Then one Friday, on the same day when there was a large landslide on a section of cliff not far from Gemma’s lighthouse, Gemma’s life shifted again too – changed direction like a capricious south westerly wind.
If she was honest, she knew the winds of change had been blowing for a while. She’d had a few rows with Dad lately. He’d got grumpier about silly things, like what time she came in at night and who she might be seeing.
On this particular Friday she got in late from work.
Rick had asked her to do some overtime and she’d gladly accepted. She and Dad had argued that morning over the mess she’d left the kitchen in the previous night, and she’d flounced out.
She was still quite good at flouncing, despite being nearly eighteen. But honestly, Dad had turned into a right old grump lately. He was always having a go at her about something.
There hadn’t even been that much mess in the kitchen. She was beginning to wonder if it was time to move out. It would be good to be more independent. And a girl at work was looking for a flatmate.
She raced in, ready to apologise to Dad. Her mood had changed since this morning and she could be gracious even if he was grumpy.
But she found the house empty and quiet.
That was odd. She’d expected Dad to be at the stove cooking, or at the very least to be chopping up mushrooms and whisking eggs with herbs. But there was no sign of him.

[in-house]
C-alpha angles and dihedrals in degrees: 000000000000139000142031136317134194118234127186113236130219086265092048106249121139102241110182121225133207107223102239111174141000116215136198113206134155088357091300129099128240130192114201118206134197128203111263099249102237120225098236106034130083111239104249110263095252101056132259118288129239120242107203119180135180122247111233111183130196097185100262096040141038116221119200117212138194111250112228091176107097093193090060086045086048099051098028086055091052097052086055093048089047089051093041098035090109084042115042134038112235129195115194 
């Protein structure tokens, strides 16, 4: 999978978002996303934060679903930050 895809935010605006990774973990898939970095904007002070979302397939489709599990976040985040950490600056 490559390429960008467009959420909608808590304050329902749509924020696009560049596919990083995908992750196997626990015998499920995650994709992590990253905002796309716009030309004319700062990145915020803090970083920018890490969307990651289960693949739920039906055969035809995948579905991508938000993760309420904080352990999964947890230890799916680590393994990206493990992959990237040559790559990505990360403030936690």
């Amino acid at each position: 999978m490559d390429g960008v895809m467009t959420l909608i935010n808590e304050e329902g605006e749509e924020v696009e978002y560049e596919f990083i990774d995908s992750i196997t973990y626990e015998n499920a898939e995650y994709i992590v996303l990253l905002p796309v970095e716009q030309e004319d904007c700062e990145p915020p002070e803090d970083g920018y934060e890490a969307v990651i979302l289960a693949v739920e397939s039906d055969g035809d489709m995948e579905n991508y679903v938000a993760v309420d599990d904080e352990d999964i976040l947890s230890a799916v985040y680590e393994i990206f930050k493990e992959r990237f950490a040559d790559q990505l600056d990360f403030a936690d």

In fact the kitchen had that kind of stillness that made her feel as though it had been empty for some time.
“Dad?” she called, hurrying into the lounge in case he was there.
Then she hurtled up the narrow stairs in case he’d not been feeling well and was having a lie down. His bed was neatly made from this morning.
Worried now, she ran back down to the kitchen.
It was only then that she saw the note.
It was propped up against the kettle, held in place by the pepper grinder and it said:
Gemma, sorry I couldn’t reach you. Your dad had a funny turn. We’re at the hospital.
Liz was their next door neighbour. Gemma felt her heart go icily cold.
What did she mean, a funny turn?
She reached for her phone and found it was dead. She’d forgotten to charge it last night and it must have given up the ghost sometime this afternoon. No wonder Liz couldn’t reach her.
Oh, my goodness. How long ago had they gone? There was no time on the note.
She grabbed her bag, keys and the useless phone, dashed outside again – Liz’s car wasn’t there either – and decided to head for the hospital. There was only one, so she couldn’t get that wrong.
All the way there, her head conjured up nightmarish scenarios. Dad had collapsed on the floor, Liz had found him and called an ambulance.
Or Dad had tripped in the garden and hit his head – that was a more likely scenario – and Liz had been looking over the fence.
All of her imaginings were terrifying.
Gemma’s own heart pounded with fear and her fingers felt slippery on the steering wheel of her old car.
Then, finally, she was at the hospital and an efficient nurse told her that her dad was in ward H4, the cardio ward.
She took the stairs two at a time. All the while she replayed scenarios and she prayed.
Please let him be OK. Please give me the chance to tell him I love him. Please give me the chance to say sorry. Please, please don’t let him die.
Then finally she was at the nurse’s station and they told her that Dad was in room two, in the third bed from the door. Only then did she slow down.
She took a deep breath and went in.
From the doorway, she could make out only a lifeless mound with a woman sitting by the bed. Liz.